December deadline for stranded Russian Mars probe

Russia has until early December to establish contact with the stranded Phobos-Grunt Mars probe and send it toward the Red Planet, the head of the Russian space agency said Monday.

READ MORE

 
 

Jumping Jupiter ejected
fifth giant planet

Computer simulations conducted by David Nesvorny of the Southwest Research Institute show that the outer Solar System may have possessed five giant gas planets, one of which was booted out as Jupiter jumped around in its orbit.

READ MORE

 
 

Asteroid Lutetia a rare survivor of Earth's birth

Using ESA's Rosetta spacecraft, ESO's New Technology Telescope, and NASA's Infrared Telescope Facility and Spitzer Space Telescope to scrutinize the composition of asteroid Lutetia, astronomers have found that the 100 kilometre wide rock may represent one of the rarest types of asteroid that went into building the Solar System's innermost planets.

READ MORE

 
 

Astronomers find pristine gas from the big bang

Two clumps of gas that formed in the opening moments of the Universe's existence have been found by astronomers using telescopes at the W. M. Keck Observatory, the first time that gases never involved in star formation have been detected.

READ MORE

 
 

Stirring up the Moon's internal dynamo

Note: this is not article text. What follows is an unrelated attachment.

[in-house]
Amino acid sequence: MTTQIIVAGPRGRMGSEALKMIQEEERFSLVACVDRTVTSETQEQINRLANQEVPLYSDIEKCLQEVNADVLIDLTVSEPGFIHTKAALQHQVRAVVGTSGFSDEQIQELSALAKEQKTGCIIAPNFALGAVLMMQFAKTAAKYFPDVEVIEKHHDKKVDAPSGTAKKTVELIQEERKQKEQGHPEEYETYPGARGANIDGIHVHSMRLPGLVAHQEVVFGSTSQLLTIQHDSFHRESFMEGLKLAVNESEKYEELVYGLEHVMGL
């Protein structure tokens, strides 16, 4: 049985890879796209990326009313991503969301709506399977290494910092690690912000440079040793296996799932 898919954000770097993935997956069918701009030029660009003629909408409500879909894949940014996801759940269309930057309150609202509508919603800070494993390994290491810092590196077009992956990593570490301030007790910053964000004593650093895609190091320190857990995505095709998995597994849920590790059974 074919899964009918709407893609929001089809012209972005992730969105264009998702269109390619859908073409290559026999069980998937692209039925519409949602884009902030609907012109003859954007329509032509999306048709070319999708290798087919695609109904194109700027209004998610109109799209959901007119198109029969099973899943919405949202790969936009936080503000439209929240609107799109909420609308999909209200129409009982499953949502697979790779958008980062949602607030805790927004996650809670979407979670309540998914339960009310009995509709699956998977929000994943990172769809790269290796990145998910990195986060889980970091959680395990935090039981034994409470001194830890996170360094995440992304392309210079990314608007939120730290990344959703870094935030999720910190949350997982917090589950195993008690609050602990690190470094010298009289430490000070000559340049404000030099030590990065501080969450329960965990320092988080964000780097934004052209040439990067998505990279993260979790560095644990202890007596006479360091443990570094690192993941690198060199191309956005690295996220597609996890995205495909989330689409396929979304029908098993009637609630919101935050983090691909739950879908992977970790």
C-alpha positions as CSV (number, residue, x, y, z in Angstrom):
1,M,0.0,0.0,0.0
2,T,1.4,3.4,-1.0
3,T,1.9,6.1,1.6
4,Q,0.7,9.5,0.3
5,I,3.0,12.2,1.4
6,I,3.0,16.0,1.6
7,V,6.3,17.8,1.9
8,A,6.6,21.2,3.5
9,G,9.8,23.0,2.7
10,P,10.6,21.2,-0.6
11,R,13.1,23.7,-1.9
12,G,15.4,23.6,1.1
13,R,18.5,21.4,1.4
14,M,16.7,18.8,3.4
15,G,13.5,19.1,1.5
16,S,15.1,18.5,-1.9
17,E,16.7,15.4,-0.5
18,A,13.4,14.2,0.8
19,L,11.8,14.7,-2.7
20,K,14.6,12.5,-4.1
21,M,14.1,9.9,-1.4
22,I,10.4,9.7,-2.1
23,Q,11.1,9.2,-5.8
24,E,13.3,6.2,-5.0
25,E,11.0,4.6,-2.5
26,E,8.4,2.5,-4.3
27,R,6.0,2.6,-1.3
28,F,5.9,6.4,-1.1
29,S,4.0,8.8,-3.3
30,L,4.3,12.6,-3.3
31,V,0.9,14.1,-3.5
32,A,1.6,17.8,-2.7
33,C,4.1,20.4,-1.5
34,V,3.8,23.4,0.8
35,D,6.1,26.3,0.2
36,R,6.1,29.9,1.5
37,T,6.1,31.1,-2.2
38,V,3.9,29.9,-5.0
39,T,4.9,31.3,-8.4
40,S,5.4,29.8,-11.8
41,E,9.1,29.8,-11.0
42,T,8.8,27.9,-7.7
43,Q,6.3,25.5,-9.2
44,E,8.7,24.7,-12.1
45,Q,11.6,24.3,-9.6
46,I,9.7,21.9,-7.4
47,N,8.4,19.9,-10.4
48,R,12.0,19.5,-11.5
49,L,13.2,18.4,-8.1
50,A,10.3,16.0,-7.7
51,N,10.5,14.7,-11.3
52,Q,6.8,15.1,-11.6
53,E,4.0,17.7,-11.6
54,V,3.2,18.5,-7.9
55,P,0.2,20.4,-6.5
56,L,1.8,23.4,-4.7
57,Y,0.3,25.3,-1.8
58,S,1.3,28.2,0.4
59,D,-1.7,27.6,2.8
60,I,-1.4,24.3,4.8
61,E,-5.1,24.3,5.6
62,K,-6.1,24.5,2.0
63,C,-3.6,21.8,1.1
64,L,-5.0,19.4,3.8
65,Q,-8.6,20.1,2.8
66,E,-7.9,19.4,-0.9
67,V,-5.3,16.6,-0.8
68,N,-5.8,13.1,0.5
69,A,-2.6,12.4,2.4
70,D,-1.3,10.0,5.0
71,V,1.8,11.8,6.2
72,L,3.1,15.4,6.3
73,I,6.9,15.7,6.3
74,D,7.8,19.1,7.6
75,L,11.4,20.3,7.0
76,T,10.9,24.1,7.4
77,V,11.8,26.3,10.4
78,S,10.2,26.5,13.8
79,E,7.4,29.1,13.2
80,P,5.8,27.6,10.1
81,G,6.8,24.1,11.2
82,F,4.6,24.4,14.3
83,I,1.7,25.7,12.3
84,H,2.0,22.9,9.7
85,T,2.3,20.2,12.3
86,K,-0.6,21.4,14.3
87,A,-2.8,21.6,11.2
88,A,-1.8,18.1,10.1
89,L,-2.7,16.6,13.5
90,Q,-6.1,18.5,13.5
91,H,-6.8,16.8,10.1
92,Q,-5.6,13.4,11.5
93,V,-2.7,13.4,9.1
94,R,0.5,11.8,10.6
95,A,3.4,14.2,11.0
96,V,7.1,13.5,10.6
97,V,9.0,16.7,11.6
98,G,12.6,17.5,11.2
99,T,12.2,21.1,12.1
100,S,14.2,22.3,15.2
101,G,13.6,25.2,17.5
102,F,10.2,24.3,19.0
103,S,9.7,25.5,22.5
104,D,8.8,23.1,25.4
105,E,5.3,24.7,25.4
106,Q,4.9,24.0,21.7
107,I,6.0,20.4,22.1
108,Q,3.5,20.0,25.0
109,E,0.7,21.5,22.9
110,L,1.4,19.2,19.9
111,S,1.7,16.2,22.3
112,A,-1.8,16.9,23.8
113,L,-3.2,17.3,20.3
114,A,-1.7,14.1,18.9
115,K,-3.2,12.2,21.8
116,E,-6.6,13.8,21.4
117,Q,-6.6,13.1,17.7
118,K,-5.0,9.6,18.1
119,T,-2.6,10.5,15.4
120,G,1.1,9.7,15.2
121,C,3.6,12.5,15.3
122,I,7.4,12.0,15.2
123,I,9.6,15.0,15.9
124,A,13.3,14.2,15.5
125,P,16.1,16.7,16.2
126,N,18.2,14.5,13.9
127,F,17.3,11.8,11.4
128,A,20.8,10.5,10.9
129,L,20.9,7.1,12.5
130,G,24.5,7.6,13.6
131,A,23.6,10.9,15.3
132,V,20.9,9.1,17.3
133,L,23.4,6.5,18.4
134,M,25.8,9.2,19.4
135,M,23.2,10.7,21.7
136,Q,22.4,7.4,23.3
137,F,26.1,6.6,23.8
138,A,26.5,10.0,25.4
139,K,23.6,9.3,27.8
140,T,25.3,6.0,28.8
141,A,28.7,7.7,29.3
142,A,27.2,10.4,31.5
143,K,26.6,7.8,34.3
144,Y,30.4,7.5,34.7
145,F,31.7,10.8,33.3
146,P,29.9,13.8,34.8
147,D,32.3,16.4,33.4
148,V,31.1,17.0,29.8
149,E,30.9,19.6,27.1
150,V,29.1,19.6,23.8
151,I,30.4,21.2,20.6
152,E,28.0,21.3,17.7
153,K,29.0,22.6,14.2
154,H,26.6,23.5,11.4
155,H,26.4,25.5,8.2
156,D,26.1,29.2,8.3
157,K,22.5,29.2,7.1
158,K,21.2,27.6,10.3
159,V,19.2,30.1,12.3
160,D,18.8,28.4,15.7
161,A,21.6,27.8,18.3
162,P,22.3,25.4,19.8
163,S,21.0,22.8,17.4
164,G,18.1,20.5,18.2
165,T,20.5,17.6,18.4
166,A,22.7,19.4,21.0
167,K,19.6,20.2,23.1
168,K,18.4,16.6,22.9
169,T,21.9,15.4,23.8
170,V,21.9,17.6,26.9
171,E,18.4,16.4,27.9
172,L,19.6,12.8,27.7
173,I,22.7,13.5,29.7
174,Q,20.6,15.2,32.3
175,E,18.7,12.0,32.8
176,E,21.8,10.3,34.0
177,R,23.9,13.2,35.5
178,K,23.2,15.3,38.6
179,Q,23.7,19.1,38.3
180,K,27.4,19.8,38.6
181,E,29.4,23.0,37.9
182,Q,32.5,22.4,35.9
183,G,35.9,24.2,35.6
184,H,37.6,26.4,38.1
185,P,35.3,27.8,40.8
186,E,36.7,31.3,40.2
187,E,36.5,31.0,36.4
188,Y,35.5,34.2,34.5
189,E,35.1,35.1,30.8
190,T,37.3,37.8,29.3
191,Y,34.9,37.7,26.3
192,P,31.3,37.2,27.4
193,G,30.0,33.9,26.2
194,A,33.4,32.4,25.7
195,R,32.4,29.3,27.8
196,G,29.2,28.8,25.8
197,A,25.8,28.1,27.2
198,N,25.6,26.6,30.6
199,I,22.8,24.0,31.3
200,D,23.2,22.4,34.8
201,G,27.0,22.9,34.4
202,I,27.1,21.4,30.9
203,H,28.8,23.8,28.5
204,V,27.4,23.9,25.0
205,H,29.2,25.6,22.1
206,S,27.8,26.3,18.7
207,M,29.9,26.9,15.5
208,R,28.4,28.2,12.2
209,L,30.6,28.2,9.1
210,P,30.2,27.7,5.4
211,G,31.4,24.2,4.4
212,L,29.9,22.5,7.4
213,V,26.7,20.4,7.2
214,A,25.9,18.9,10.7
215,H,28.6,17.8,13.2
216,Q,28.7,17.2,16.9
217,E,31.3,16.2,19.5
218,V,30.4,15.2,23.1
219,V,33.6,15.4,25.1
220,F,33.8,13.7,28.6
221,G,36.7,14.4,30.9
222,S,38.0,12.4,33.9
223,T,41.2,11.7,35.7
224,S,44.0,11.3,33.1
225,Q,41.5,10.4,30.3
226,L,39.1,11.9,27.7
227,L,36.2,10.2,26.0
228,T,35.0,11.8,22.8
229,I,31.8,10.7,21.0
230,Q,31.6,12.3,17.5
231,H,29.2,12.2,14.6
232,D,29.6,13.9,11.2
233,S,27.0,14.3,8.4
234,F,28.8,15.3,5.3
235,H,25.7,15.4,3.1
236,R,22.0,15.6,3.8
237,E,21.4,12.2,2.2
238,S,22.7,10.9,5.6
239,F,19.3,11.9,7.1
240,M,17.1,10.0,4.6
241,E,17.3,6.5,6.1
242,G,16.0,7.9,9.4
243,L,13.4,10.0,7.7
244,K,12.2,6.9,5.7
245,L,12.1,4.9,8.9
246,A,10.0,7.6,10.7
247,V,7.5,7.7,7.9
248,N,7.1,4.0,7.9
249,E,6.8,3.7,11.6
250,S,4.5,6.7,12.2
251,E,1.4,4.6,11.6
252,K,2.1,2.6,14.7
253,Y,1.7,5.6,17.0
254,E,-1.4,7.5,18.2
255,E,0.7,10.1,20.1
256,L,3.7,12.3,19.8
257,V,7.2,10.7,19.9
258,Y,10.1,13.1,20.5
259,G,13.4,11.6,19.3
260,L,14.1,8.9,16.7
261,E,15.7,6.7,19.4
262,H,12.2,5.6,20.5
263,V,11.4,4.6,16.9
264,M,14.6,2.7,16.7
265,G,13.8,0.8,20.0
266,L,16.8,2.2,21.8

Two separate papers in this week's issue of the journal Nature provide complementary theories on how an internal dynamo in the lunar interior was stirred up – either by giant impacts or by tidal interactions between the Earth and Moon – to produce the Moon's surface magnetic anomalies.

READ MORE

 
 

Russia's Phobos-Grunt Mars probe stuck in low Earth orbit

Russia's Phobos-Grunt mission, an audacious effort to retrieve samples from a Martian moon, is stranded in low Earth orbit following a successful liftoff Tuesday from Kazakhstan, according to Russian reports.

READ MORE UPDATED STORY

 
 

Asteroid swings by Earth

NASA has released preliminary radar imagery of a 1,300-foot-wide asteroid that cruised by Earth on Tuesday in the planet's closest call with a near-Earth object in a quarter-century.

READ MORE AND WATCH VIDEO!

 
 

Astronomers trace galactic crash, bang, wallop!

The rate at which galaxies merge to mammoth sizes has been figured out by a team of astronomers led by Jennifer Lotz of the Space Telescope Institute in Baltimore, Maryland, revealing that any given Milky Way-sized galaxy has merged with another of comparable size over the past eight billion years as well as two to three dwarf galaxies over the same time period.

READ MORE

 
 

Detecting ET’s city lights

A pair of researchers from the Harvard–Smithsonian Center for Astrophysics and Princeton University have developed a new means by which, in the future and with the requisite telescopic power, it may be possible to detect artificial lights from cities on other planets inhabited by extraterrestrial intelligence.